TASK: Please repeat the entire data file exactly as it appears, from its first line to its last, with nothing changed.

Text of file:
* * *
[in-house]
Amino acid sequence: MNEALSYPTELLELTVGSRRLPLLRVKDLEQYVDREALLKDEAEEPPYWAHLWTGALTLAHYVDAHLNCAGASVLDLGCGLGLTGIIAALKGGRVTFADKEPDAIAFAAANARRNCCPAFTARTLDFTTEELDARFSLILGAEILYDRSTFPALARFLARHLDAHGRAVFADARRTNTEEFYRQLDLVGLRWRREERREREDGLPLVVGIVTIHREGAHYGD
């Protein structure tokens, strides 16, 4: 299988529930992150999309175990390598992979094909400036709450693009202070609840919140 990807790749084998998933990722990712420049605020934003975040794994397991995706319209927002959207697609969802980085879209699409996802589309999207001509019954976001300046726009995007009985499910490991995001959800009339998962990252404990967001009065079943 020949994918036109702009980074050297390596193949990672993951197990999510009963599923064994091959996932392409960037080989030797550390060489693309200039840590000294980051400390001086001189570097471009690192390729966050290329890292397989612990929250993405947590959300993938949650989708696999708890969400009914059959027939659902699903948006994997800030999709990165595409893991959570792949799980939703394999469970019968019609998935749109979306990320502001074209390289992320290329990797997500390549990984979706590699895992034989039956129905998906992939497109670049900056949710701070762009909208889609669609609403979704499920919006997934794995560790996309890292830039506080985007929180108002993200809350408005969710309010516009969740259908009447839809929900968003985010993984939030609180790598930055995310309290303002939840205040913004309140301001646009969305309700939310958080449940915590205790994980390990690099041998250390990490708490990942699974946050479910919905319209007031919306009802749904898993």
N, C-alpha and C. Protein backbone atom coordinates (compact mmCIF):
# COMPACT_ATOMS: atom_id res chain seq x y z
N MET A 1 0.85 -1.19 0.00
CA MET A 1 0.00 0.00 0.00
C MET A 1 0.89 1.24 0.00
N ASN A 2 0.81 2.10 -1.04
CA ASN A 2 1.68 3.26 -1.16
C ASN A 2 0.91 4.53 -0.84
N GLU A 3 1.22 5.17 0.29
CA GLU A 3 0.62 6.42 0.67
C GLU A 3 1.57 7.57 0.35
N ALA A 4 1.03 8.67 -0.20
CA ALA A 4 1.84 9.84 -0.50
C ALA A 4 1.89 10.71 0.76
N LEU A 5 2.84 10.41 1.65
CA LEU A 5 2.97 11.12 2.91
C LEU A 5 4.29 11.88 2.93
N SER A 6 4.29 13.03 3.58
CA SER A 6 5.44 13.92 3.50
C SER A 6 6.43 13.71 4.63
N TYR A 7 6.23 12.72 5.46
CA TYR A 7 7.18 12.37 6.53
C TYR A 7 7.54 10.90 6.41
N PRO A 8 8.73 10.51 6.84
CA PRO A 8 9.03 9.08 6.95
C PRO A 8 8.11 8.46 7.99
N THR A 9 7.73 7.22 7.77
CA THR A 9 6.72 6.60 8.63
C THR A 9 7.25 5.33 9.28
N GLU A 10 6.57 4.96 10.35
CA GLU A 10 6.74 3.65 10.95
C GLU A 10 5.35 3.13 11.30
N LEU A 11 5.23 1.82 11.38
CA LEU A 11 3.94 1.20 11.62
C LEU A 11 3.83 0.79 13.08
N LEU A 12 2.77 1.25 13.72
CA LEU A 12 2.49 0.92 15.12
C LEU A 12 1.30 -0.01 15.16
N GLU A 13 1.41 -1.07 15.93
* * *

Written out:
[in-house]
Amino acid sequence: MNEALSYPTELLELTVGSRRLPLLRVKDLEQYVDREALLKDEAEEPPYWAHLWTGALTLAHYVDAHLNCAGASVLDLGCGLGLTGIIAALKGGRVTFADKEPDAIAFAAANARRNCCPAFTARTLDFTTEELDARFSLILGAEILYDRSTFPALARFLARHLDAHGRAVFADARRTNTEEFYRQLDLVGLRWRREERREREDGLPLVVGIVTIHREGAHYGD
């Protein structure tokens, strides 16, 4: 299988529930992150999309175990390598992979094909400036709450693009202070609840919140 990807790749084998998933990722990712420049605020934003975040794994397991995706319209927002959207697609969802980085879209699409996802589309999207001509019954976001300046726009995007009985499910490991995001959800009339998962990252404990967001009065079943 020949994918036109702009980074050297390596193949990672993951197990999510009963599923064994091959996932392409960037080989030797550390060489693309200039840590000294980051400390001086001189570097471009690192390729966050290329890292397989612990929250993405947590959300993938949650989708696999708890969400009914059959027939659902699903948006994997800030999709990165595409893991959570792949799980939703394999469970019968019609998935749109979306990320502001074209390289992320290329990797997500390549990984979706590699895992034989039956129905998906992939497109670049900056949710701070762009909208889609669609609403979704499920919006997934794995560790996309890292830039506080985007929180108002993200809350408005969710309010516009969740259908009447839809929900968003985010993984939030609180790598930055995310309290303002939840205040913004309140301001646009969305309700939310958080449940915590205790994980390990690099041998250390990490708490990942699974946050479910919905319209007031919306009802749904898993």
N, C-alpha and C. Protein backbone atom coordinates (compact mmCIF):
# COMPACT_ATOMS: atom_id res chain seq x y z
N MET A 1 0.85 -1.19 0.00
CA MET A 1 0.00 0.00 0.00
C MET A 1 0.89 1.24 0.00
N ASN A 2 0.81 2.10 -1.04
CA ASN A 2 1.68 3.26 -1.16
C ASN A 2 0.91 4.53 -0.84
N GLU A 3 1.22 5.17 0.29
CA GLU A 3 0.62 6.42 0.67
C GLU A 3 1.57 7.57 0.35
N ALA A 4 1.03 8.67 -0.20
CA ALA A 4 1.84 9.84 -0.50
C ALA A 4 1.89 10.71 0.76
N LEU A 5 2.84 10.41 1.65
CA LEU A 5 2.97 11.12 2.91
C LEU A 5 4.29 11.88 2.93
N SER A 6 4.29 13.03 3.58
CA SER A 6 5.44 13.92 3.50
C SER A 6 6.43 13.71 4.63
N TYR A 7 6.23 12.72 5.46
CA TYR A 7 7.18 12.37 6.53
C TYR A 7 7.54 10.90 6.41
N PRO A 8 8.73 10.51 6.84
CA PRO A 8 9.03 9.08 6.95
C PRO A 8 8.11 8.46 7.99
N THR A 9 7.73 7.22 7.77
CA THR A 9 6.72 6.60 8.63
C THR A 9 7.25 5.33 9.28
N GLU A 10 6.57 4.96 10.35
CA GLU A 10 6.74 3.65 10.95
C GLU A 10 5.35 3.13 11.30
N LEU A 11 5.23 1.82 11.38
CA LEU A 11 3.94 1.20 11.62
C LEU A 11 3.83 0.79 13.08
N LEU A 12 2.77 1.25 13.72
CA LEU A 12 2.49 0.92 15.12
C LEU A 12 1.30 -0.01 15.16
N GLU A 13 1.41 -1.07 15.93